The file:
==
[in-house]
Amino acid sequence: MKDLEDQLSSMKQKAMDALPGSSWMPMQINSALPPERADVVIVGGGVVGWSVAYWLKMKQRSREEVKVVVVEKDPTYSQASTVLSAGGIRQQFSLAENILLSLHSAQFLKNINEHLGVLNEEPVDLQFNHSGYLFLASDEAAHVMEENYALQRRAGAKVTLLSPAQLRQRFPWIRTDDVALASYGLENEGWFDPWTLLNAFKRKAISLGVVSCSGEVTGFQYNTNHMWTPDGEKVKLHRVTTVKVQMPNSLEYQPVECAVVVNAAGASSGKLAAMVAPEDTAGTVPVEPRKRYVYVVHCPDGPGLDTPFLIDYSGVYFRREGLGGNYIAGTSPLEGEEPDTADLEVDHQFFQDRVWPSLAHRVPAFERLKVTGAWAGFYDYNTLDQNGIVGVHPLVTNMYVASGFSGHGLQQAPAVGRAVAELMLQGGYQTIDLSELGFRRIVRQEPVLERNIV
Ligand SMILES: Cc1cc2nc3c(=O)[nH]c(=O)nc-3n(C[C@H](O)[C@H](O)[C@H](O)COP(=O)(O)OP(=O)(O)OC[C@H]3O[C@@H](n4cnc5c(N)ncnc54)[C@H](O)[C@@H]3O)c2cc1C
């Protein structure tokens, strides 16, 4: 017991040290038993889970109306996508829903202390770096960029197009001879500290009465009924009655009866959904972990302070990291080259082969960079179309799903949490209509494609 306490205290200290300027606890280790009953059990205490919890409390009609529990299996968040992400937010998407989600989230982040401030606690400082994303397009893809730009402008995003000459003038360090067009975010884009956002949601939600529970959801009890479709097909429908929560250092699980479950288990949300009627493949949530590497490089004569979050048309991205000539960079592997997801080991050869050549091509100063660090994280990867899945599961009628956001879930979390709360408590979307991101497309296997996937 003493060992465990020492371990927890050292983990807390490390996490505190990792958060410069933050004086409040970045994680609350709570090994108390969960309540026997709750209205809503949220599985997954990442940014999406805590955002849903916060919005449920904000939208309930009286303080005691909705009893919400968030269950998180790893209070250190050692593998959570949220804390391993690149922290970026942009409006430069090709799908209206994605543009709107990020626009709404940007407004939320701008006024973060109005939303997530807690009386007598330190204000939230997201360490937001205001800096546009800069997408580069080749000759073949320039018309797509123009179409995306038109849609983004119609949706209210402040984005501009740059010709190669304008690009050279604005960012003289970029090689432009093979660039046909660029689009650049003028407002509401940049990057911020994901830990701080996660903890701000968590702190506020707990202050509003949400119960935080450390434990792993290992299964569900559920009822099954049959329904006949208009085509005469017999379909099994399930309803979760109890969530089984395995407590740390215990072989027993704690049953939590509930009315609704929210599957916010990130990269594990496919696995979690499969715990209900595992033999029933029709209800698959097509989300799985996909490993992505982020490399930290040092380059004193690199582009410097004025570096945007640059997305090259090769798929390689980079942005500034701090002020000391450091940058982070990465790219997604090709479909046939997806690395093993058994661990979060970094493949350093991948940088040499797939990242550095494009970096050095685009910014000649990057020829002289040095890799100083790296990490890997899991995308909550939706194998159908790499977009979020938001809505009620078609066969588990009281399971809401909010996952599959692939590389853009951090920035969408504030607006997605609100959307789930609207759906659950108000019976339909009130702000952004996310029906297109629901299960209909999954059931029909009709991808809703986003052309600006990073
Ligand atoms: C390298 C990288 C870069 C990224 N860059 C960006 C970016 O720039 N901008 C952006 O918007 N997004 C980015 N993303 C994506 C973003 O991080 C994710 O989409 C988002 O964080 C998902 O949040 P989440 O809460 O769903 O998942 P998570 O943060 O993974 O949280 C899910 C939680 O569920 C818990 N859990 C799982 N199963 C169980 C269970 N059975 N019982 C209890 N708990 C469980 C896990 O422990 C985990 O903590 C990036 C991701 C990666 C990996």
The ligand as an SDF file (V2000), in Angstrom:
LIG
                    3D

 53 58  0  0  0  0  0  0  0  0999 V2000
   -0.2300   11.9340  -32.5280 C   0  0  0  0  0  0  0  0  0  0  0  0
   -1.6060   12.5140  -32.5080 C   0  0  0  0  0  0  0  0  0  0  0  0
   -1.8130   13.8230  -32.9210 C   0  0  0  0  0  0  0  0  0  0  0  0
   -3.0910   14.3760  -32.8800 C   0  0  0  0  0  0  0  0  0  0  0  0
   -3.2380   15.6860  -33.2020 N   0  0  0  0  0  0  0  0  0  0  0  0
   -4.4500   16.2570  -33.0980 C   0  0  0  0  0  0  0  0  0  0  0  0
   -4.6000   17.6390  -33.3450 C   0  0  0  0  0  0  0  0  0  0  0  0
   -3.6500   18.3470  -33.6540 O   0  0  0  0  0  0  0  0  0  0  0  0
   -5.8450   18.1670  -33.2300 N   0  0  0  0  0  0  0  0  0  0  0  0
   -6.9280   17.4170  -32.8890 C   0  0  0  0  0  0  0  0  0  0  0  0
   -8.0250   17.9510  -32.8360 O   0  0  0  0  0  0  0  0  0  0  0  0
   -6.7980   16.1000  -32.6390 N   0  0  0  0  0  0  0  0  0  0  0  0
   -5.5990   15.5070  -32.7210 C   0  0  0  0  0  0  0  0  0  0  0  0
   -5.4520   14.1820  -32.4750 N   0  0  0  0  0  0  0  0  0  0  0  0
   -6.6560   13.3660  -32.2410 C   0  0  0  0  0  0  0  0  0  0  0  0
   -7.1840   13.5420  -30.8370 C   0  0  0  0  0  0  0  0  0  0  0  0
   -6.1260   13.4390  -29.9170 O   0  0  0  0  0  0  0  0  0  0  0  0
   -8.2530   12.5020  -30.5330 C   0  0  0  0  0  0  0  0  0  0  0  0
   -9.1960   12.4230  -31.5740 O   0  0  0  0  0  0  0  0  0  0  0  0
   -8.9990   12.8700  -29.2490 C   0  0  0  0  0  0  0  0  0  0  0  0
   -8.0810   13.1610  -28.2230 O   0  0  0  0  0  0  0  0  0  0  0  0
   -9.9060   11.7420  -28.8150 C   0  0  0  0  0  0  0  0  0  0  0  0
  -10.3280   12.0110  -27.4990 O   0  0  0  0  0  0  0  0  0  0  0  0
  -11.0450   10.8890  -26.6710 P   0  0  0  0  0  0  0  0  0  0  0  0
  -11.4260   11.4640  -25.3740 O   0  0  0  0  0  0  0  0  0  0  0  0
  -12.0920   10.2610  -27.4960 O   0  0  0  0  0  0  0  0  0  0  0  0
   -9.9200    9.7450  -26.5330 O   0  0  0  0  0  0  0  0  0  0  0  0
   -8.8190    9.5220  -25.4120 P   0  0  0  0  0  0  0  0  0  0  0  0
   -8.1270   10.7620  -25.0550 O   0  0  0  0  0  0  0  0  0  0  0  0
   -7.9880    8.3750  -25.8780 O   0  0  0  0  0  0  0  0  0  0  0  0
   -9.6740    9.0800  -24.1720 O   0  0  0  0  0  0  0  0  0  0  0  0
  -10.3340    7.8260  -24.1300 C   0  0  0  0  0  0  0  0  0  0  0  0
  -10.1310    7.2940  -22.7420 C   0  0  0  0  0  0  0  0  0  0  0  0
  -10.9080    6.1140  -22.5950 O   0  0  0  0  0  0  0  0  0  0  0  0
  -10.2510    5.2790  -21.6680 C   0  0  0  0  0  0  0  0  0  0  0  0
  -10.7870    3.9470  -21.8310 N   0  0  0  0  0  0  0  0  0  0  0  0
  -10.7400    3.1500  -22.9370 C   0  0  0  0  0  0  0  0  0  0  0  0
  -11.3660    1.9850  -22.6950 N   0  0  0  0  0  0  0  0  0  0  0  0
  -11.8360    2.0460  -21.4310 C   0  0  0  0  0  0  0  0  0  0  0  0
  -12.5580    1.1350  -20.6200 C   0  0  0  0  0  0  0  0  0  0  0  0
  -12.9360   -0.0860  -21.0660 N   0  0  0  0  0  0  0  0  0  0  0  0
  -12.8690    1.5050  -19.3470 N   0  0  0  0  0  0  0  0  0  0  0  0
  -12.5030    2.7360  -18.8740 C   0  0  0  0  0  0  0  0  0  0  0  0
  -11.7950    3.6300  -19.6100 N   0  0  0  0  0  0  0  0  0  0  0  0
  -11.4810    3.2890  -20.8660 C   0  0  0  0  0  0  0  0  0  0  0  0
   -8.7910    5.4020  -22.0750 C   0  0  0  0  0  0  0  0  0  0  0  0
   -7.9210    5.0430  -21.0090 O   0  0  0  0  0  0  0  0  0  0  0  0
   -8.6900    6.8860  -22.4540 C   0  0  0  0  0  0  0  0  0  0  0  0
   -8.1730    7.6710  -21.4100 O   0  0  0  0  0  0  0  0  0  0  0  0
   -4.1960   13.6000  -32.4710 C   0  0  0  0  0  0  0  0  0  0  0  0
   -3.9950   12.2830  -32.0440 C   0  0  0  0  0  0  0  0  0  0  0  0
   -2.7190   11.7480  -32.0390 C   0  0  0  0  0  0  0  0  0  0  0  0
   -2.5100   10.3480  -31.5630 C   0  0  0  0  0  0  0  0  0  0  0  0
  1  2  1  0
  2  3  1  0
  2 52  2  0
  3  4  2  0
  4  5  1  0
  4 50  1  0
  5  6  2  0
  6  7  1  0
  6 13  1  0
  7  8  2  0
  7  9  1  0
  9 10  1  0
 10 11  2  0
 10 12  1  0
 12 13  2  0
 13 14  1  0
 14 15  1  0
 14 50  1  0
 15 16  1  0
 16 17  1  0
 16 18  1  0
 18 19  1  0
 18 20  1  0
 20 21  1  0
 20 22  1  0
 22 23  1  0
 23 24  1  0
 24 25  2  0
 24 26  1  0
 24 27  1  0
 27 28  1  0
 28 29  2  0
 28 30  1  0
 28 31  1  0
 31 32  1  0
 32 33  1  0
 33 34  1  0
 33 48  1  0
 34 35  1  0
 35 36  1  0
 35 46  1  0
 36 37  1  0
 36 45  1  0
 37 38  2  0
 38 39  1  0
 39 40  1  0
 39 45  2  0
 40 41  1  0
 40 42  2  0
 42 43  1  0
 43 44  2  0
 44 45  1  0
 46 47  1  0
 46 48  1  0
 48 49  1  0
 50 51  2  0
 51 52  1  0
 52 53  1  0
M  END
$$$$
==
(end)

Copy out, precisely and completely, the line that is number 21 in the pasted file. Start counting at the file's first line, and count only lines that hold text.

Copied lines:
   -6.7980   16.1000  -32.6390 N   0  0  0  0  0  0  0  0  0  0  0  0